We should go beyond this uproar over Rilwanu Lukman’s recent appointment as petroleum minister, which is, in my view, diversionary.
Before I go into the substantive issues that I believe should engage us Nigerians at this moment, let me say, by the way, that I see nothing wrong with this appointment: We should allow President Umaru Yar’Adua choose whomsoever he believes will help him deliver on his campaign promises. We need to pull back a little from constantly second-guessing Mr. Yar’Adua, as if he is some kind of nincompoop.
Why do I see nothing wrong with Lukman’s appointment? Despite everything done to move Nigeria away from its sole dependence on oil, our country has unfortunately not developed alternative source of income for her development. Therefore we continue to watch closely not only the security of mining and selling crude, but also the politics of negotiating sufficient quantity to sell at the international market.
No petroleum minister is going to re-invent the wheel on how to produce and market crude oil. Where the challenges are, for Nigeria, are how to ensure that the Niger Delta is secure and peaceful, oil companies meet their full tax obligations, continue to deal honestly with Nigeria on joint ventures and production sharing contracts, and our country gets her due from OPEC quota negotiations. The first two – Niger Delta and Tax – are not primary responsibilities of a petroleum minister. On the last two, Nigeria needs a steady, old, experienced hand to keep an eagle eye on our JVs and PSCs, as well as continue to negotiate the vital quotas at OPEC conferences, a ritual that has become the cornerstone of our mono-crop economic development.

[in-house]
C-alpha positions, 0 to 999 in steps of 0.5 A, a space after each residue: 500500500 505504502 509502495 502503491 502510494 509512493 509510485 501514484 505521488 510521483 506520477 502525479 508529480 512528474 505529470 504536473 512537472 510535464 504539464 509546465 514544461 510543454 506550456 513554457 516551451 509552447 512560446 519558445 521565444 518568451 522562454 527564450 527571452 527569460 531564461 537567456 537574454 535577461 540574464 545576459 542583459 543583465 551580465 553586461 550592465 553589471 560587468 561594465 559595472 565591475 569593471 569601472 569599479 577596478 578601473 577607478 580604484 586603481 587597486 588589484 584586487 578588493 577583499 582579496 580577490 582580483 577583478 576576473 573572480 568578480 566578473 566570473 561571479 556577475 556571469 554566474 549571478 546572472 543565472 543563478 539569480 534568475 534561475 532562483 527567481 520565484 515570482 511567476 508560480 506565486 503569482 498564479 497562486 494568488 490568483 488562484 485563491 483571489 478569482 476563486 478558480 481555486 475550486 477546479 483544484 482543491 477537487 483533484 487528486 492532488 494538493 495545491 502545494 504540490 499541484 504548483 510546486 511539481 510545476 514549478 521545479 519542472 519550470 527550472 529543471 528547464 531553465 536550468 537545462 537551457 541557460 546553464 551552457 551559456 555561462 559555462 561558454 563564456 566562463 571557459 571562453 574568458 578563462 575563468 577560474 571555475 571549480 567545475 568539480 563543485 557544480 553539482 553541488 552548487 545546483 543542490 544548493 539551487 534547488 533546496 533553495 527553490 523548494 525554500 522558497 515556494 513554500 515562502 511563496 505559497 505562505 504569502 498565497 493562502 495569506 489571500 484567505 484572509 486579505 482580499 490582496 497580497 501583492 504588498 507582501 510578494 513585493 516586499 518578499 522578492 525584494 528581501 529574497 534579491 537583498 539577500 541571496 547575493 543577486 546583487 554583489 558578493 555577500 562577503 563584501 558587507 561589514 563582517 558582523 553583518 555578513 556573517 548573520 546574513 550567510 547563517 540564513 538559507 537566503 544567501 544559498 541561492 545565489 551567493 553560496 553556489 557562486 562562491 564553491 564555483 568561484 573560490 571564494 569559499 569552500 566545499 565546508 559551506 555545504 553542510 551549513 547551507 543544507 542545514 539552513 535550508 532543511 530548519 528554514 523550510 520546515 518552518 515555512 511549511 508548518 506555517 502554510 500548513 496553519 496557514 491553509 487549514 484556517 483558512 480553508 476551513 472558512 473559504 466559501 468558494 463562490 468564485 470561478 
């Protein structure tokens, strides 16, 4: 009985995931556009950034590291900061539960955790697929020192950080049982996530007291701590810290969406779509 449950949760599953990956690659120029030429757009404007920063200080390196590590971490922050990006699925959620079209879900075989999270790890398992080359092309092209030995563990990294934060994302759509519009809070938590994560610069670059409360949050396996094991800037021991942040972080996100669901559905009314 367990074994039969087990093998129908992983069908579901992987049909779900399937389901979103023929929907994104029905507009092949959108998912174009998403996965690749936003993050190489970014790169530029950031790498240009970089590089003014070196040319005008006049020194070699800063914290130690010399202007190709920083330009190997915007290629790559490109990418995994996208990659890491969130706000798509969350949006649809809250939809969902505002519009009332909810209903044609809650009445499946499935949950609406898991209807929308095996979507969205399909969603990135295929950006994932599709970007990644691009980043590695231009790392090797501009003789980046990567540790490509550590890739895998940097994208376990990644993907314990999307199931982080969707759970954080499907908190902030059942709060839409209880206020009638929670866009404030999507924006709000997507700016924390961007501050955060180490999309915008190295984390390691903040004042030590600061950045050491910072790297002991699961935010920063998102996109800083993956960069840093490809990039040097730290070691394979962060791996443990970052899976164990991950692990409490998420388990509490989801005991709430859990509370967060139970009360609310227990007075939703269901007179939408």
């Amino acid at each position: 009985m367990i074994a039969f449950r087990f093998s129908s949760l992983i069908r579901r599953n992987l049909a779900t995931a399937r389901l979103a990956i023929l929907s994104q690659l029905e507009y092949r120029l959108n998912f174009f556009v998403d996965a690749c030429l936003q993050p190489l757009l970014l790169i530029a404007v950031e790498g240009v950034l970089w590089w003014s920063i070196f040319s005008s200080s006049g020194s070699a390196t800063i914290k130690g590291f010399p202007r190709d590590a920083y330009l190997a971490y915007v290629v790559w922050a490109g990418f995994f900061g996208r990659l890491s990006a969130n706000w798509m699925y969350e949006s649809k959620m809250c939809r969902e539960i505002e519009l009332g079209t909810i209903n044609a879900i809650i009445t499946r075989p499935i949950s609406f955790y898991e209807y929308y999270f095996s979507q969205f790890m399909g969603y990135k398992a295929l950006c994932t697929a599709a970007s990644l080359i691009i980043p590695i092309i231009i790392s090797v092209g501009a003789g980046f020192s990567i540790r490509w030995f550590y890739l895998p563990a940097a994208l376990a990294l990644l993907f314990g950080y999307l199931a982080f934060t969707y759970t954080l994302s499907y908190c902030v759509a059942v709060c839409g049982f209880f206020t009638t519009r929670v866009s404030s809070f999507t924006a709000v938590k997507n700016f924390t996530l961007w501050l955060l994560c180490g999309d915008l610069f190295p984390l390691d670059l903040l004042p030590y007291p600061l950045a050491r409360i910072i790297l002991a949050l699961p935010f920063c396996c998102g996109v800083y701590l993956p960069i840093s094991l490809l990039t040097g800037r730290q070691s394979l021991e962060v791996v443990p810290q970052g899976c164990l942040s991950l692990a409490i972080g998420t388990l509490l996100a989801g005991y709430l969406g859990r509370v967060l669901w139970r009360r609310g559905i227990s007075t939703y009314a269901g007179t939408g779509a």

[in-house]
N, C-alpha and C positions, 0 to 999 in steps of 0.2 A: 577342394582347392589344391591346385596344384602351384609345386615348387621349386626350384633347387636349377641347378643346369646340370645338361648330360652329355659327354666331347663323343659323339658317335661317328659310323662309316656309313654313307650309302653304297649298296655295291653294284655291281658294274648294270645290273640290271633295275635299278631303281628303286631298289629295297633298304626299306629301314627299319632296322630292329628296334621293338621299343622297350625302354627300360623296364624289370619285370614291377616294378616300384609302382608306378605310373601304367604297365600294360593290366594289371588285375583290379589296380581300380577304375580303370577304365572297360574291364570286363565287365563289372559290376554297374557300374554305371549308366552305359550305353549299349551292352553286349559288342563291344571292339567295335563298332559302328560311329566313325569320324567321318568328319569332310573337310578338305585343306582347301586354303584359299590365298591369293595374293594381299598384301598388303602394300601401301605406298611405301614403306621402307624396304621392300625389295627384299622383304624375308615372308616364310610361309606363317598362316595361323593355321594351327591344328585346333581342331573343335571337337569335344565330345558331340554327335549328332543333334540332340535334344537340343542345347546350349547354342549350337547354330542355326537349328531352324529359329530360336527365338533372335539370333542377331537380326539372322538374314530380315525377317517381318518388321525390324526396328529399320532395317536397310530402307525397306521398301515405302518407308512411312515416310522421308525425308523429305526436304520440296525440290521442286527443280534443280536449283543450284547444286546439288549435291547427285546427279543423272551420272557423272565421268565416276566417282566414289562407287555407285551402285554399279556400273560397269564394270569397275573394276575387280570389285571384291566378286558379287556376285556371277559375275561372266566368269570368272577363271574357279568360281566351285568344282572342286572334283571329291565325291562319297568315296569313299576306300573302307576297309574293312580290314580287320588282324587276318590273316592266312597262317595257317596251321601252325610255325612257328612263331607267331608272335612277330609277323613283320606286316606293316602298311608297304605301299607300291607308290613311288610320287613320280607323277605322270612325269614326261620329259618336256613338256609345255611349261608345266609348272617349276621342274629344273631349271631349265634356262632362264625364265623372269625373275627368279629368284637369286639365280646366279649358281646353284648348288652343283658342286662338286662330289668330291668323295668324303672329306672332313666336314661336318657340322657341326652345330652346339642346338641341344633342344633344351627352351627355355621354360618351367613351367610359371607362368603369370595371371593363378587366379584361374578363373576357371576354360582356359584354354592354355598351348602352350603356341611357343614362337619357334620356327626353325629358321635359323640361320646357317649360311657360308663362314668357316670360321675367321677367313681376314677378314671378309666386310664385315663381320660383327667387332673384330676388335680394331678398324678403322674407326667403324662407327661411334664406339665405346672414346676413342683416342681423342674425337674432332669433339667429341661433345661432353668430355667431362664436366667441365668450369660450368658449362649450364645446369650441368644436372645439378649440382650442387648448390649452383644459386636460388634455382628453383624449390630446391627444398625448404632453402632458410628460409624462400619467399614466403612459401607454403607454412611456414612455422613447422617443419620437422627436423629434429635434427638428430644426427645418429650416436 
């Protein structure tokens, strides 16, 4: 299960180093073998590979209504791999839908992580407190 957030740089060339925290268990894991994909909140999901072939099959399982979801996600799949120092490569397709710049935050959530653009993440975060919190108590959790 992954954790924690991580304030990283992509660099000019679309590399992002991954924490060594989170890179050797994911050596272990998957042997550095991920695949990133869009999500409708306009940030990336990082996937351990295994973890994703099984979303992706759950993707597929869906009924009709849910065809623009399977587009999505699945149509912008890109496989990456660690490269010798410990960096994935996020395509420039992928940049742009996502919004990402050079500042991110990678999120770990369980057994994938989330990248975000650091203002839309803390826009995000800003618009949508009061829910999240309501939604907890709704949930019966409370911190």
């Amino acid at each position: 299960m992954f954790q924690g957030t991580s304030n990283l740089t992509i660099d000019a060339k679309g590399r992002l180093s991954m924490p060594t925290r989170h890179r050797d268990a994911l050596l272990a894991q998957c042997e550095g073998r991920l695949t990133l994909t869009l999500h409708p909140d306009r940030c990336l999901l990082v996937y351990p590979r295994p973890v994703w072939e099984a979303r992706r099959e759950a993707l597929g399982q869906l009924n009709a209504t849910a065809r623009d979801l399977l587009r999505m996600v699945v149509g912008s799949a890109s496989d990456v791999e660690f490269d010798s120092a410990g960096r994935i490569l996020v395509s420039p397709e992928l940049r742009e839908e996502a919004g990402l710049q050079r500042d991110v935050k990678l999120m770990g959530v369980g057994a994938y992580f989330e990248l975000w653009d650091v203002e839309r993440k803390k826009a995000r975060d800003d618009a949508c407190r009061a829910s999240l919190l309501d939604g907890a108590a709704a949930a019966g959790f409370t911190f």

On the relevant issues, no other Nigerian comes close to the local and international experiences that Dr. Lukman brings forward – as former OPEC Secretary General (and president of OPEC Conference for eight consecutive terms), Federal Minister with experience spanning three portfolios (Mines, Power and Steel, Petroleum Resources, and Foreign Affairs), Presidential Adviser on Petroleum and Energy, Chief Executive of Nigerian Mining Corporation, chairman Boards of old NNPC and old NEPA, and current chairman of a leading independent exploration and production company. He is also academically qualified, with degrees in mining engineering, mining economics, a doctoral degree in chemical engineering.